Having killed a man in a duel, Don José Lizzarabengoa is forced to flee his home in Navarre. Arriving in Castille, he enlists in the army and soon becomes a sergeant in the regiment at Almanza. It is here that his life takes an even more dramatic turn, when he encounters a Spanish gypsy girl named Carmen. When he allows the girl to escape after she has been arrested for causing a brawl in the cigarette factory where she works, Don José is demoted. Later, after killing an officer in a fight, he takes refuge in the mountains, joining up with a band of smugglers who are known to Carmen. Don José now realises that he is infatuated with the gypsy girl, but then discovers she is already married and is planning to help her husband, “le Borgne”, the former leader of the band of smugglers, to escape from prison… —filmsdefrance.com
A French film-maker of Belgian origins, born under the name of Jacques Frédérix in 1885. His family intended him to follow a military career, but he changed his name and chose first, the theater, and then the cinema in 1912. He debuted as a director with Gaumont in 1915. L’Atlantide brought him international fame in 1921. Thus started a cosmopolitan career with many ups and downs and films made in the studios of Paris, Vienna, Berlin, Munich, Los Angeles and London.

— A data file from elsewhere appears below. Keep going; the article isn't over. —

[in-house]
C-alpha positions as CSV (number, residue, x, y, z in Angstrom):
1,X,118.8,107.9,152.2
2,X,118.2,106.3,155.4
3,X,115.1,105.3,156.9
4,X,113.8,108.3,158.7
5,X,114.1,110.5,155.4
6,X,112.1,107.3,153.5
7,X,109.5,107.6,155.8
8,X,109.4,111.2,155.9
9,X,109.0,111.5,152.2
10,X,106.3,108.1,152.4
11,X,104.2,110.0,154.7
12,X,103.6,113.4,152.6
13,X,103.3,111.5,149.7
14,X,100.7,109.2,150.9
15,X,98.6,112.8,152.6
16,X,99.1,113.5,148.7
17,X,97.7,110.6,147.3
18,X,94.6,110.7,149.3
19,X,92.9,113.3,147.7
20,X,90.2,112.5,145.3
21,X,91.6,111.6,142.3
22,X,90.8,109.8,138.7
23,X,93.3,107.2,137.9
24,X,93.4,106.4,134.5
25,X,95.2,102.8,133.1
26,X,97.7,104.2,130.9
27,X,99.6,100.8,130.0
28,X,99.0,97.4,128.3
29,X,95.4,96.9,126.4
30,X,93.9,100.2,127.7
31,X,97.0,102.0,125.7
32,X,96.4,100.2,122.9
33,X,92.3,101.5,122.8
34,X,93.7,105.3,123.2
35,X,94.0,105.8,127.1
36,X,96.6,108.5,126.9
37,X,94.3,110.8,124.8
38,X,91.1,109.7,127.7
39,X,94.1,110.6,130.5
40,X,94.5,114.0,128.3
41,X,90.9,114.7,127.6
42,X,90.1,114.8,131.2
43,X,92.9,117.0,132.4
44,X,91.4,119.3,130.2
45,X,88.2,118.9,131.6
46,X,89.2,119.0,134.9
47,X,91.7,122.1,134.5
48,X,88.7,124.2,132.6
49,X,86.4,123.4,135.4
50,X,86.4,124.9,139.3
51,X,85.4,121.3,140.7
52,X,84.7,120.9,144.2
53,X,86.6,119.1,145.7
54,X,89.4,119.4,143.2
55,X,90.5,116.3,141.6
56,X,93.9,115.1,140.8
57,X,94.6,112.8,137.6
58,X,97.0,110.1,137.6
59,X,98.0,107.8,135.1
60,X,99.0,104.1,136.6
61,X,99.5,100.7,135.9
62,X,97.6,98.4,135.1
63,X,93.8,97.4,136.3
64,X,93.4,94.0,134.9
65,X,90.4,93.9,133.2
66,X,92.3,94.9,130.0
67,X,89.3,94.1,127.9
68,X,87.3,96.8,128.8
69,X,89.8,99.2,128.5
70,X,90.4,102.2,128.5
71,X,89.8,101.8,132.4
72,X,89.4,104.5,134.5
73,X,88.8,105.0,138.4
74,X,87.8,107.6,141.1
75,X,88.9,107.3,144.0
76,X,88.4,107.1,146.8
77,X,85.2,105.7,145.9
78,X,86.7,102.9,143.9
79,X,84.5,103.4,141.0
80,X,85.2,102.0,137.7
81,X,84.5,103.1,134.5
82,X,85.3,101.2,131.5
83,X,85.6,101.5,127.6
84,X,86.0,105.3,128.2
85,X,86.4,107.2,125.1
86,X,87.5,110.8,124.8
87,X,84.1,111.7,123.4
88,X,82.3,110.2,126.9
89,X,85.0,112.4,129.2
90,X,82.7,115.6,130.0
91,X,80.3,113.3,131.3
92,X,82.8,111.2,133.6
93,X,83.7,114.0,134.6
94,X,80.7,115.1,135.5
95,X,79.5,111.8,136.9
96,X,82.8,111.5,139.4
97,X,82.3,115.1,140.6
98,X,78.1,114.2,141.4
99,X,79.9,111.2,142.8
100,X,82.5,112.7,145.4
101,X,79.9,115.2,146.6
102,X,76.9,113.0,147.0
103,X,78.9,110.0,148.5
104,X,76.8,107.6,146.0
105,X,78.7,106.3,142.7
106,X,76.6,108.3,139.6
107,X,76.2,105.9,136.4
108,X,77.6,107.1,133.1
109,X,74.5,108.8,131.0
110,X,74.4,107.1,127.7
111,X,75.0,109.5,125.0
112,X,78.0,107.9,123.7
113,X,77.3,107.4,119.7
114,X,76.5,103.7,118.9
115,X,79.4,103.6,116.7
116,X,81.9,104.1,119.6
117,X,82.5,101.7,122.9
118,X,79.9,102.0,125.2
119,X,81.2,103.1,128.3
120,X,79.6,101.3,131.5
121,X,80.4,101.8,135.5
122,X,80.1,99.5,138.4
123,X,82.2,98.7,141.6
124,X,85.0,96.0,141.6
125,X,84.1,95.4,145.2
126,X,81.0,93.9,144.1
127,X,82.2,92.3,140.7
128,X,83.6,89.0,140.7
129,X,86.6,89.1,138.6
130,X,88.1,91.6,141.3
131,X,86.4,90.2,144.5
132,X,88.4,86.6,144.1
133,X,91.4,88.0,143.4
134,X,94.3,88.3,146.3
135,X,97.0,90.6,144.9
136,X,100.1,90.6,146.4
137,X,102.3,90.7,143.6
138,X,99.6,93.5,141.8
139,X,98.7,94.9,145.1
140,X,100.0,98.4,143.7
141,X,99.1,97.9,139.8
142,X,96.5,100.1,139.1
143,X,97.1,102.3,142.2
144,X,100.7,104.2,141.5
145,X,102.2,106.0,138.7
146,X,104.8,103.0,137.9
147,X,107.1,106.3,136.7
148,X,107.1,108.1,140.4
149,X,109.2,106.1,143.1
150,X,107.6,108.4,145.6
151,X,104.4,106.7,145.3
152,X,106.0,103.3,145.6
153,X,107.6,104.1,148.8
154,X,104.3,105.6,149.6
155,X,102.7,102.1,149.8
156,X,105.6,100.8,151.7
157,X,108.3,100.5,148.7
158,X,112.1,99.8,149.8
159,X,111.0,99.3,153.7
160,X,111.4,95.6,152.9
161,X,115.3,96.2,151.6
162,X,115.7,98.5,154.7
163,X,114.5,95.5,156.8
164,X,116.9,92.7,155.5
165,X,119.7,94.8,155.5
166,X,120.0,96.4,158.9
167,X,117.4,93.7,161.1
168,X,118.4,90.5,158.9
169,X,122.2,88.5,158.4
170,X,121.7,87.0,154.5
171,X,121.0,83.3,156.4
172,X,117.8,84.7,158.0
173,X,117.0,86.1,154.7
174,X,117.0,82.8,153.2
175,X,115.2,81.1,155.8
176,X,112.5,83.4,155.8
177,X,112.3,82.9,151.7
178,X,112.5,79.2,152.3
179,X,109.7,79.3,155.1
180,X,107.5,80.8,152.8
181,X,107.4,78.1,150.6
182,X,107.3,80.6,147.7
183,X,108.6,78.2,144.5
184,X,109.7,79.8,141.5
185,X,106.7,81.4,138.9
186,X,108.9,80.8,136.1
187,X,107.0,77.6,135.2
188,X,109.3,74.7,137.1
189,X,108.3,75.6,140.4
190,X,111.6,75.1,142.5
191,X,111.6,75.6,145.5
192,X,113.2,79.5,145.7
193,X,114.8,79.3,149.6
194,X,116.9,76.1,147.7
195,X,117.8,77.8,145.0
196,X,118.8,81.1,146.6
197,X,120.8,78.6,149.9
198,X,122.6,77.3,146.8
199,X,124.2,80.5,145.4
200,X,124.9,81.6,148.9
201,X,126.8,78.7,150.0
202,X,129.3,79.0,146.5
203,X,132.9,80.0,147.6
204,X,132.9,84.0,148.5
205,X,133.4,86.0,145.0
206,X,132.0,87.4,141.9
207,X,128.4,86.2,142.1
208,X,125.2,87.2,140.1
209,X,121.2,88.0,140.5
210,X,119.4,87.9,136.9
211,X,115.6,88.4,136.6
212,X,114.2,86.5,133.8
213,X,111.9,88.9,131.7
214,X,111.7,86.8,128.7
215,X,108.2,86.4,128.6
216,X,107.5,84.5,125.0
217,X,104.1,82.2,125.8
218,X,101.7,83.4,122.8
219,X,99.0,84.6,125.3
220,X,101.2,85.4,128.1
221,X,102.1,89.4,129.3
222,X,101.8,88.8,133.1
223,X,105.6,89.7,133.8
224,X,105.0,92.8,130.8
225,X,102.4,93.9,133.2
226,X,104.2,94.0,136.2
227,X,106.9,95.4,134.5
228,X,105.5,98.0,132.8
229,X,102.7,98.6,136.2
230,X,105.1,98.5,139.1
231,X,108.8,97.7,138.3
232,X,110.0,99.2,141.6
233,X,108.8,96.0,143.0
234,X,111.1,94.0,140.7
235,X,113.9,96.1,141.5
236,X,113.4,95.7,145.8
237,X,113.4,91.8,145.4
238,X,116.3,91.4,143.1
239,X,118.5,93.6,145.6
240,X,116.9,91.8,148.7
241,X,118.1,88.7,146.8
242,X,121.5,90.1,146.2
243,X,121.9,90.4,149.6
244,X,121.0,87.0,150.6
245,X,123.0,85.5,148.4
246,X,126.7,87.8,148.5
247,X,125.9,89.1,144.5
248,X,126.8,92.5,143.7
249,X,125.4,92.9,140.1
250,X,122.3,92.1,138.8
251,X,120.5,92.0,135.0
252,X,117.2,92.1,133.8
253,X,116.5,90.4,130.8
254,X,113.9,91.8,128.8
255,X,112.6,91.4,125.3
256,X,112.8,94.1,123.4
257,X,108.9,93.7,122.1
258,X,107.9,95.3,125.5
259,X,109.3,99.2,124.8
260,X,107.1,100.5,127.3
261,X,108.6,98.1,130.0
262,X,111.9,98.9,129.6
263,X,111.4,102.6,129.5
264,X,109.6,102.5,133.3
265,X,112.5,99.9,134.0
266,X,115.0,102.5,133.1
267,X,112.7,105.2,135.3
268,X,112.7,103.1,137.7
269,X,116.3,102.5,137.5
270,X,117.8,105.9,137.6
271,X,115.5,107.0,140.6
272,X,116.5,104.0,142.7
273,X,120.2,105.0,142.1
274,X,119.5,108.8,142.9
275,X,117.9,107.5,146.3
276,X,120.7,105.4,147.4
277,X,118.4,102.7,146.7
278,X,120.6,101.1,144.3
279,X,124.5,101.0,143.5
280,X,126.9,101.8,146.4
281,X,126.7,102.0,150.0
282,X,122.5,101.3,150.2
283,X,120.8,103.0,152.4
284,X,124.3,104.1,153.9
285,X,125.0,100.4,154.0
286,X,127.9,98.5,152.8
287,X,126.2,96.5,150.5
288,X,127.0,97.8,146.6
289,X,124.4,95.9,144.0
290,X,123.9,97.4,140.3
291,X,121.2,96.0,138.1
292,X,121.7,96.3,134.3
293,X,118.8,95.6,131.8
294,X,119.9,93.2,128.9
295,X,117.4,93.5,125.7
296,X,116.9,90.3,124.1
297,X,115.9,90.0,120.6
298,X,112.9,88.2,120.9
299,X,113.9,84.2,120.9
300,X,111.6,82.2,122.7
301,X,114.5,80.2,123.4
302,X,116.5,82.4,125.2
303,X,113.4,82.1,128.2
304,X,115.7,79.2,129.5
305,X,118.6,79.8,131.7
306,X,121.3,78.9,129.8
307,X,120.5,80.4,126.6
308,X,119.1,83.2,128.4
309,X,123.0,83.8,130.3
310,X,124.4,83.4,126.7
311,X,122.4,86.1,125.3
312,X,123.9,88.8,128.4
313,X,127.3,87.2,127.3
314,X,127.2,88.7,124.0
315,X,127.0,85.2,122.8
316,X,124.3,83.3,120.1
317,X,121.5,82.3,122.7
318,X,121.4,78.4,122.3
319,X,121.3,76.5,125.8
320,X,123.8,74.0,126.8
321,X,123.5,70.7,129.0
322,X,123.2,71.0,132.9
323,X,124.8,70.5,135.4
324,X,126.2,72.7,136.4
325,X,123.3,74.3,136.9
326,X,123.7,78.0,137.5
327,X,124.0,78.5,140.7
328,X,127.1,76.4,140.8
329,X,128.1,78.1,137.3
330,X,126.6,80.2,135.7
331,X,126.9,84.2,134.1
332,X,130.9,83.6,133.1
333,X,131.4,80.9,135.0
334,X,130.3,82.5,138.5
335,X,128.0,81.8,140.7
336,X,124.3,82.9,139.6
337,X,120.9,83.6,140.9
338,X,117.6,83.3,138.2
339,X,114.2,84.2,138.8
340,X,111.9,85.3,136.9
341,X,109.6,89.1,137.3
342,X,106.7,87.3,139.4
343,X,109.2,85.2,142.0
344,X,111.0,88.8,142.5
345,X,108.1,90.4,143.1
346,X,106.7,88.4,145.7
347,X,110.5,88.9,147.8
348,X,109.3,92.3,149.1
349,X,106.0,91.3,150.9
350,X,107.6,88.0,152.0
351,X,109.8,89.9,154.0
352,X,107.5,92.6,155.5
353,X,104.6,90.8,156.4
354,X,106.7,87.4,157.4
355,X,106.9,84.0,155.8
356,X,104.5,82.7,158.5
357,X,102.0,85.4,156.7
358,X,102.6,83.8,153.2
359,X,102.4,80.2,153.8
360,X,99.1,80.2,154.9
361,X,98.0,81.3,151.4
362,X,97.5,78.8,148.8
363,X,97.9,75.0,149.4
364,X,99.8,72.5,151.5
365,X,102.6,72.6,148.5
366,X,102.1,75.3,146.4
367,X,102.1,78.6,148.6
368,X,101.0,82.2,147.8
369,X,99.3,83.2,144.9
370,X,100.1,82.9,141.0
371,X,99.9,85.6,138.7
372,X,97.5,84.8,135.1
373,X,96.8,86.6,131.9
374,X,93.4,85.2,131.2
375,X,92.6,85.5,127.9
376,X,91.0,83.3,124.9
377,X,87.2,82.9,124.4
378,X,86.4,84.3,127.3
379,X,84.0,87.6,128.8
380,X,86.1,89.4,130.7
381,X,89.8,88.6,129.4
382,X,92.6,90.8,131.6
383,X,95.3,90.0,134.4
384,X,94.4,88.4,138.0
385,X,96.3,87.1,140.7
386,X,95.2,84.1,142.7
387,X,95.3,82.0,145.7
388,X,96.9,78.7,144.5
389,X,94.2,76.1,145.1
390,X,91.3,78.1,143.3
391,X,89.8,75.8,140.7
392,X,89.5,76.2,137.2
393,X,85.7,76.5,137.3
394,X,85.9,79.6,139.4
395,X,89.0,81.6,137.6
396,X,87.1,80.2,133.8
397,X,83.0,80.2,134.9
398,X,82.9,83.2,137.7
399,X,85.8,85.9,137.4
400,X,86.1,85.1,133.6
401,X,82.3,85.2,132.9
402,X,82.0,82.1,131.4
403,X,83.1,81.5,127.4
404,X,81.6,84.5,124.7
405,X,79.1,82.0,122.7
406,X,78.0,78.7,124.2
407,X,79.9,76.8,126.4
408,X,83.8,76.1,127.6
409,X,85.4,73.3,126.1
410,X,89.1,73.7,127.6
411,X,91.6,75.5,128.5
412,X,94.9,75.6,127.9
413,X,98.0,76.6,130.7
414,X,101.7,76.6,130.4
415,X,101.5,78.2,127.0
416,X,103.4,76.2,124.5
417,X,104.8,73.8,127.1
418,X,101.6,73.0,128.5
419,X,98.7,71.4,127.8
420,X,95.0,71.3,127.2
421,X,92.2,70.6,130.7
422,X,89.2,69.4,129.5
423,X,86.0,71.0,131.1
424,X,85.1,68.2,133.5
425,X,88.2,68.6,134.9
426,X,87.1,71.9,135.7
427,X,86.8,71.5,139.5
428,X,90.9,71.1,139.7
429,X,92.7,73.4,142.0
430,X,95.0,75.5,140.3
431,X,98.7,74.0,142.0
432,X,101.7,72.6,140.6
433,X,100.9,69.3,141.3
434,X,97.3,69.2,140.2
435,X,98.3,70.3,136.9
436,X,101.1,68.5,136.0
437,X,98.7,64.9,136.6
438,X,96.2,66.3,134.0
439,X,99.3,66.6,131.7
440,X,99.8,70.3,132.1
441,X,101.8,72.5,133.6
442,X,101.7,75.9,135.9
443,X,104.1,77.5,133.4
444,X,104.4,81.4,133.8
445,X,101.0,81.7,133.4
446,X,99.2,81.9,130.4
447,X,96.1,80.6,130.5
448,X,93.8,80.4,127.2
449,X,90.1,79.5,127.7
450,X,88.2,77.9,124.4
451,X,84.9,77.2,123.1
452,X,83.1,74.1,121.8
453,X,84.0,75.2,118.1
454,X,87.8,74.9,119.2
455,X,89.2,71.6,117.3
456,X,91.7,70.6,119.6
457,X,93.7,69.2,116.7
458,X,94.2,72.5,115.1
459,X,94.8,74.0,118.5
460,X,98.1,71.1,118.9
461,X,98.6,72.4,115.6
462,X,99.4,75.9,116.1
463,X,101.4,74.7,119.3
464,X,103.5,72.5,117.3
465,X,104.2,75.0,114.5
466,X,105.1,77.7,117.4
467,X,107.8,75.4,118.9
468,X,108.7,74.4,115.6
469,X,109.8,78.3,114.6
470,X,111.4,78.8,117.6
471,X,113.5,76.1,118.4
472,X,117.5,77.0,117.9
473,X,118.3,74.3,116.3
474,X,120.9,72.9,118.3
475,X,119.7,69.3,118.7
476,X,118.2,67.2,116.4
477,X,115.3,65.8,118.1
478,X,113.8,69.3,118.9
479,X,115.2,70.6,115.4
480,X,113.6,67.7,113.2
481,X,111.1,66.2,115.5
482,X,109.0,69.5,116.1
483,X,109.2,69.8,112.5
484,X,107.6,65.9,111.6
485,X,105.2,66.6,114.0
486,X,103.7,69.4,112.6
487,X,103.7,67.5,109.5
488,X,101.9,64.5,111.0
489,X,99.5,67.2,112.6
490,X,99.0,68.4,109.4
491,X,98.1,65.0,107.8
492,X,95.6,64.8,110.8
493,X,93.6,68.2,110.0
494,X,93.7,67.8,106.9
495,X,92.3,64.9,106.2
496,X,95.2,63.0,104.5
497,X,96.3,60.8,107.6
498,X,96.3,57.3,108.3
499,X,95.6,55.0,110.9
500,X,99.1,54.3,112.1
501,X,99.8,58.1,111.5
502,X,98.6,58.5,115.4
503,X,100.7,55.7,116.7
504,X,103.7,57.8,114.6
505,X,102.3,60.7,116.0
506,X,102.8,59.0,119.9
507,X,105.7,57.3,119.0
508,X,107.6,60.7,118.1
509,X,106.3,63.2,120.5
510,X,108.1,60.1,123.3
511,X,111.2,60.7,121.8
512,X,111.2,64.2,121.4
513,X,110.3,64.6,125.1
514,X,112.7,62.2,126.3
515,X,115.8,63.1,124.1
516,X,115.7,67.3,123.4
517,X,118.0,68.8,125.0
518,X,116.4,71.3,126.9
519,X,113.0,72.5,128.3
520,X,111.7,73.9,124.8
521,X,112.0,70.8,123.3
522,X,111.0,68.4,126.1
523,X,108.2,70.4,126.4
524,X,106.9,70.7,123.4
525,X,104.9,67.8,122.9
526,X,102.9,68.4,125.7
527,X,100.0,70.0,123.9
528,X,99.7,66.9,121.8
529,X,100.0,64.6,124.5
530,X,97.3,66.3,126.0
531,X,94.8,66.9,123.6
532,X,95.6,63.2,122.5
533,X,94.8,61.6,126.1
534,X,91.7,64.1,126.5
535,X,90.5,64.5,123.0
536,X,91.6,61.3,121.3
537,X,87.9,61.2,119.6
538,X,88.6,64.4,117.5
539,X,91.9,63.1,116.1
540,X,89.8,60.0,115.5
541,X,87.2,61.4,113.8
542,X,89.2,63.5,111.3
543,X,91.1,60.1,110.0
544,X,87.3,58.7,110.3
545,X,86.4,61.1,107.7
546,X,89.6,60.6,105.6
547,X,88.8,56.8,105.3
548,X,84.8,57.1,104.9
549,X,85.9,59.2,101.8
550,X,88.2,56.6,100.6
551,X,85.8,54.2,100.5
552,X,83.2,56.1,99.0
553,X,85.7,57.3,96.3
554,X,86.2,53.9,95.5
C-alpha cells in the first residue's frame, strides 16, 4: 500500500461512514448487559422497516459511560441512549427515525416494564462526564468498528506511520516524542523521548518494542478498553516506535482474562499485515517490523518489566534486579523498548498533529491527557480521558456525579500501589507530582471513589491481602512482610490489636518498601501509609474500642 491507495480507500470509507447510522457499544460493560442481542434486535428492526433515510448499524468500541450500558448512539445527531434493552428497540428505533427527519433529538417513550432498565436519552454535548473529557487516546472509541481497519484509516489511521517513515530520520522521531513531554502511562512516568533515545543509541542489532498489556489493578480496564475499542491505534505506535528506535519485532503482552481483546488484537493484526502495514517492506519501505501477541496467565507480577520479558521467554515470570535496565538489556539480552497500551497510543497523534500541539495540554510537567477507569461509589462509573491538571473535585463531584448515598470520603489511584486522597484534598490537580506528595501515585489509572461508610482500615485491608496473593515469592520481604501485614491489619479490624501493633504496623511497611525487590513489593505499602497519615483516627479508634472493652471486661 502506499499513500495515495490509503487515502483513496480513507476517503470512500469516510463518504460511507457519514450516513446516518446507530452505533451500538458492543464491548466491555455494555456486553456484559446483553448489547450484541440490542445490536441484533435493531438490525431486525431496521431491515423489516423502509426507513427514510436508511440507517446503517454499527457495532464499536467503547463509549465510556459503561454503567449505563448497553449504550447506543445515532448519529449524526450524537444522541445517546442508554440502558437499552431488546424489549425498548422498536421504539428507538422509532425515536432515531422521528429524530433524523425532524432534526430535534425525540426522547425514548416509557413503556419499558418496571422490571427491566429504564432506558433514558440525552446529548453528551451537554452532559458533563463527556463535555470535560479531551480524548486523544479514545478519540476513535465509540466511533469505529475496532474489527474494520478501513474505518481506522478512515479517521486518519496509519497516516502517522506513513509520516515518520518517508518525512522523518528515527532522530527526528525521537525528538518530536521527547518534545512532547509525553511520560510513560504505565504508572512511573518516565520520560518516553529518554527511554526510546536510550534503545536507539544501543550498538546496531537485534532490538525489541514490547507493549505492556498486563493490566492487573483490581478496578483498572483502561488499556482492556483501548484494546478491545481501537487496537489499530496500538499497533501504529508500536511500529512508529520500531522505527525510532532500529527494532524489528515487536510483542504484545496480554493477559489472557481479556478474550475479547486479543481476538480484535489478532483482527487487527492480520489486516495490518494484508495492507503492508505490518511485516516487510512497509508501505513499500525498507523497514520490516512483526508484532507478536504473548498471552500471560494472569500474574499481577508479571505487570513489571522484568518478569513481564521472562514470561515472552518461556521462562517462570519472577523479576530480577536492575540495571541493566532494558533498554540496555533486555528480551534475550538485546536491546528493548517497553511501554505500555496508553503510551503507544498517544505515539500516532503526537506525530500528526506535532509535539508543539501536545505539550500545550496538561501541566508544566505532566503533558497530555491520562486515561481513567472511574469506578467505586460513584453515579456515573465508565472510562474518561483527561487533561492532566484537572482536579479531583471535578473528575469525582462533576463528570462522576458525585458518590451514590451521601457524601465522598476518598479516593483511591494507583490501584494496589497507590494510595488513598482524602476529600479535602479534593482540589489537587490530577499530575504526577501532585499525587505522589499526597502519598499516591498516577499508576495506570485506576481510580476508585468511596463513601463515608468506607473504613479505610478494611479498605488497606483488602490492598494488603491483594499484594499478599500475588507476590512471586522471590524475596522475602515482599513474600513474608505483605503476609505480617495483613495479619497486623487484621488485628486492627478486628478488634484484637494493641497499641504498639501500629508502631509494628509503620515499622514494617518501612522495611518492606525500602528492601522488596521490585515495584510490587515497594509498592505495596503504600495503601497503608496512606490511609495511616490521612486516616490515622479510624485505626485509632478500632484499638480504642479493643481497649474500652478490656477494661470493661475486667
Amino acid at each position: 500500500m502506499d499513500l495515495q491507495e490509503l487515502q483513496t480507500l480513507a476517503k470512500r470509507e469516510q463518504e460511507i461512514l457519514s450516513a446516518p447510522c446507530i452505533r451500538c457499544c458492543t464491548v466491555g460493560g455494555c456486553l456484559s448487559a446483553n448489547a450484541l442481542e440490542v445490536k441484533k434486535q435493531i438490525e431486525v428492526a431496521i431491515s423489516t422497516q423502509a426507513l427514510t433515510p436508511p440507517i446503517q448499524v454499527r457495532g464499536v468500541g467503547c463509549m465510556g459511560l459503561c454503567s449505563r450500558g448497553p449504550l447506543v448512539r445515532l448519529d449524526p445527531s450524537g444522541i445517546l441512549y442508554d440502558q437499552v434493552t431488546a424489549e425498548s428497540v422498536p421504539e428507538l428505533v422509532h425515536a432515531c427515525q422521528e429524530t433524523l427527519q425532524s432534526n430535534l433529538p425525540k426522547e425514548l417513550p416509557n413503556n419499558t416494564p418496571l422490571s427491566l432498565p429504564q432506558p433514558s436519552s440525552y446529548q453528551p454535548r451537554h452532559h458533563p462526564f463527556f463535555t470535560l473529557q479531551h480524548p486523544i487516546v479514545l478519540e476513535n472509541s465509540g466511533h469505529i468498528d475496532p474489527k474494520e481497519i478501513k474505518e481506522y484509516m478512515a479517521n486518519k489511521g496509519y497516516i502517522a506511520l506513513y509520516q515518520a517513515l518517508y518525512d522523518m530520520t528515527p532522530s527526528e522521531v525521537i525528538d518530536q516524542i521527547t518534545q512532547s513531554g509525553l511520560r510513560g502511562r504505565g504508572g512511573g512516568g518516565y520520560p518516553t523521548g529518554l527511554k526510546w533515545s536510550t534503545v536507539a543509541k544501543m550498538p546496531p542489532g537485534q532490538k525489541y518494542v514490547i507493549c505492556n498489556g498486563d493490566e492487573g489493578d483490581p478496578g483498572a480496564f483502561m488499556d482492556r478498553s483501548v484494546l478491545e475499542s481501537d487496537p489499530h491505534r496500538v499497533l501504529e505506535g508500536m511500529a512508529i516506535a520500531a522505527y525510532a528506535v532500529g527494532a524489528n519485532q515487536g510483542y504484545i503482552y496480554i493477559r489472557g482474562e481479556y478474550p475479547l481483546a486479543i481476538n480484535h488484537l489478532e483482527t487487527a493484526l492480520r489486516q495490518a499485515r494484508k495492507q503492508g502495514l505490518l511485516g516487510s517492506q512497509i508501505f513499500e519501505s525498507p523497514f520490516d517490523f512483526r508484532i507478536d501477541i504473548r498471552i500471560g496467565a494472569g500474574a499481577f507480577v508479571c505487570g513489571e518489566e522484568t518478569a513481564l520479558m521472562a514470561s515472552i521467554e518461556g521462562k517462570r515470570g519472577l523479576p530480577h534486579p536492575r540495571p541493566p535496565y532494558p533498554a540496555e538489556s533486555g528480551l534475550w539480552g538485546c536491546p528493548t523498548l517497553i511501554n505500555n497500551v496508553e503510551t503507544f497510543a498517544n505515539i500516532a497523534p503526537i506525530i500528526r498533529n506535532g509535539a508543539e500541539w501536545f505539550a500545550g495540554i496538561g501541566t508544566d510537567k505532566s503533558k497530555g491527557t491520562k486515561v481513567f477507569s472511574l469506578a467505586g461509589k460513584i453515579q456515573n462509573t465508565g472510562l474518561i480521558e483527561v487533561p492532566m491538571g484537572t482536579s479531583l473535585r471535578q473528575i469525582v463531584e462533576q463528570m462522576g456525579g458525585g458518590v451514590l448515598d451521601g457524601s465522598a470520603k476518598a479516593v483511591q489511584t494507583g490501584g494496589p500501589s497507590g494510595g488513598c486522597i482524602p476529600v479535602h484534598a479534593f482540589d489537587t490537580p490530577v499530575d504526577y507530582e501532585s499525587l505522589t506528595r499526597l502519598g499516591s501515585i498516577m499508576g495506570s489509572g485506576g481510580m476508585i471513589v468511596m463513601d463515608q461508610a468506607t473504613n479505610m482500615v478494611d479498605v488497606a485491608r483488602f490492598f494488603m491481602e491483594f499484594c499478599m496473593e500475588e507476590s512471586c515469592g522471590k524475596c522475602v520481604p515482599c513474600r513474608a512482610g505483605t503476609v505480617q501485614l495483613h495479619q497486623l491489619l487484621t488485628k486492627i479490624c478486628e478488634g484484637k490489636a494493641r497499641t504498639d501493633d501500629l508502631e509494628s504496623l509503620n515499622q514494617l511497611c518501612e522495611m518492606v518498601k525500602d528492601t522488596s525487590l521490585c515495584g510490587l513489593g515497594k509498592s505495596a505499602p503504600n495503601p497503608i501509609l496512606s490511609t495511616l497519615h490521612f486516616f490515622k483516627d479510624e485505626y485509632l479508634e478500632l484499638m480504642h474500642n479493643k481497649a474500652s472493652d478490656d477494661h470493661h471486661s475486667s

Returning to Paris from a disappointing stay in Hollywood, he found new inspiration with a series of films starring his talented wife, Françoise Rosay : Le Grand jeu (1934), Pension Mimosas and the famous Carnival in Flanders (1935). He died in Switzerland in 1948. —Octuor de France
A look at the 1920s and 30s French posters of Jean Adrien Mercier, “the prince of affichistes.”